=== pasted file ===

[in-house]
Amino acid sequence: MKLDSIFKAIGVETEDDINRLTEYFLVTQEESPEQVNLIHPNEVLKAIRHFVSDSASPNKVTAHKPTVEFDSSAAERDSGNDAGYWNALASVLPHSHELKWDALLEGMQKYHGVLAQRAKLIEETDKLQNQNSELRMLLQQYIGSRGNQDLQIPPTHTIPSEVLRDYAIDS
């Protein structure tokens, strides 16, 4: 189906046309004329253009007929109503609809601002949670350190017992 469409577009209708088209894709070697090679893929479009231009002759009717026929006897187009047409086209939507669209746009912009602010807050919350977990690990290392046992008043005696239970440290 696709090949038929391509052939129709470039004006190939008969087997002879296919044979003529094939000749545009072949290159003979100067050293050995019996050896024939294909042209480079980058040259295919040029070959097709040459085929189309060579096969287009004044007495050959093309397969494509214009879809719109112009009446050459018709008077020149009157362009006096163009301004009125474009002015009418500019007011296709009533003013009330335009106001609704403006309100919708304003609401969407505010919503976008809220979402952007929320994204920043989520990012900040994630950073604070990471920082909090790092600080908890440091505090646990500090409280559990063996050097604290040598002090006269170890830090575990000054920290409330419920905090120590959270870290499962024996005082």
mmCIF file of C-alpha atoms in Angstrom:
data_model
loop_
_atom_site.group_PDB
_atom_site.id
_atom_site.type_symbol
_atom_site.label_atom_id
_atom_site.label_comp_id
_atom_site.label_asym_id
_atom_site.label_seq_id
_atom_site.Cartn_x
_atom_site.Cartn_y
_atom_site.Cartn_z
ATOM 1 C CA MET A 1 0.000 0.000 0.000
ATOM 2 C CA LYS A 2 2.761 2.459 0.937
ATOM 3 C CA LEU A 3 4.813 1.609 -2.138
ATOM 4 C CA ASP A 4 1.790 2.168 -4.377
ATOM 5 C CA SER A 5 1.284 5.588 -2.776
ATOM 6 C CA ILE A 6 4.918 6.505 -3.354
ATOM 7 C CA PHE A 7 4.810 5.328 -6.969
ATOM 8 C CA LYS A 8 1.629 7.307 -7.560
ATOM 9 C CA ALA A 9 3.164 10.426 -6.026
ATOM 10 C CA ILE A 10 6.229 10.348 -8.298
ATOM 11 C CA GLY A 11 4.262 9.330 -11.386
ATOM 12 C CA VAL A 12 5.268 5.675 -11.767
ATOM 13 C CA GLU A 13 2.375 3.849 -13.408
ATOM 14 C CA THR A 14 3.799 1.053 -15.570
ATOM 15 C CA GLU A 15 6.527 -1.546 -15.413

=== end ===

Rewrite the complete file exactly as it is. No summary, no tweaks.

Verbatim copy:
[in-house]
Amino acid sequence: MKLDSIFKAIGVETEDDINRLTEYFLVTQEESPEQVNLIHPNEVLKAIRHFVSDSASPNKVTAHKPTVEFDSSAAERDSGNDAGYWNALASVLPHSHELKWDALLEGMQKYHGVLAQRAKLIEETDKLQNQNSELRMLLQQYIGSRGNQDLQIPPTHTIPSEVLRDYAIDS
């Protein structure tokens, strides 16, 4: 189906046309004329253009007929109503609809601002949670350190017992 469409577009209708088209894709070697090679893929479009231009002759009717026929006897187009047409086209939507669209746009912009602010807050919350977990690990290392046992008043005696239970440290 696709090949038929391509052939129709470039004006190939008969087997002879296919044979003529094939000749545009072949290159003979100067050293050995019996050896024939294909042209480079980058040259295919040029070959097709040459085929189309060579096969287009004044007495050959093309397969494509214009879809719109112009009446050459018709008077020149009157362009006096163009301004009125474009002015009418500019007011296709009533003013009330335009106001609704403006309100919708304003609401969407505010919503976008809220979402952007929320994204920043989520990012900040994630950073604070990471920082909090790092600080908890440091505090646990500090409280559990063996050097604290040598002090006269170890830090575990000054920290409330419920905090120590959270870290499962024996005082």
mmCIF file of C-alpha atoms in Angstrom:
data_model
loop_
_atom_site.group_PDB
_atom_site.id
_atom_site.type_symbol
_atom_site.label_atom_id
_atom_site.label_comp_id
_atom_site.label_asym_id
_atom_site.label_seq_id
_atom_site.Cartn_x
_atom_site.Cartn_y
_atom_site.Cartn_z
ATOM 1 C CA MET A 1 0.000 0.000 0.000
ATOM 2 C CA LYS A 2 2.761 2.459 0.937
ATOM 3 C CA LEU A 3 4.813 1.609 -2.138
ATOM 4 C CA ASP A 4 1.790 2.168 -4.377
ATOM 5 C CA SER A 5 1.284 5.588 -2.776
ATOM 6 C CA ILE A 6 4.918 6.505 -3.354
ATOM 7 C CA PHE A 7 4.810 5.328 -6.969
ATOM 8 C CA LYS A 8 1.629 7.307 -7.560
ATOM 9 C CA ALA A 9 3.164 10.426 -6.026
ATOM 10 C CA ILE A 10 6.229 10.348 -8.298
ATOM 11 C CA GLY A 11 4.262 9.330 -11.386
ATOM 12 C CA VAL A 12 5.268 5.675 -11.767
ATOM 13 C CA GLU A 13 2.375 3.849 -13.408
ATOM 14 C CA THR A 14 3.799 1.053 -15.570
ATOM 15 C CA GLU A 15 6.527 -1.546 -15.413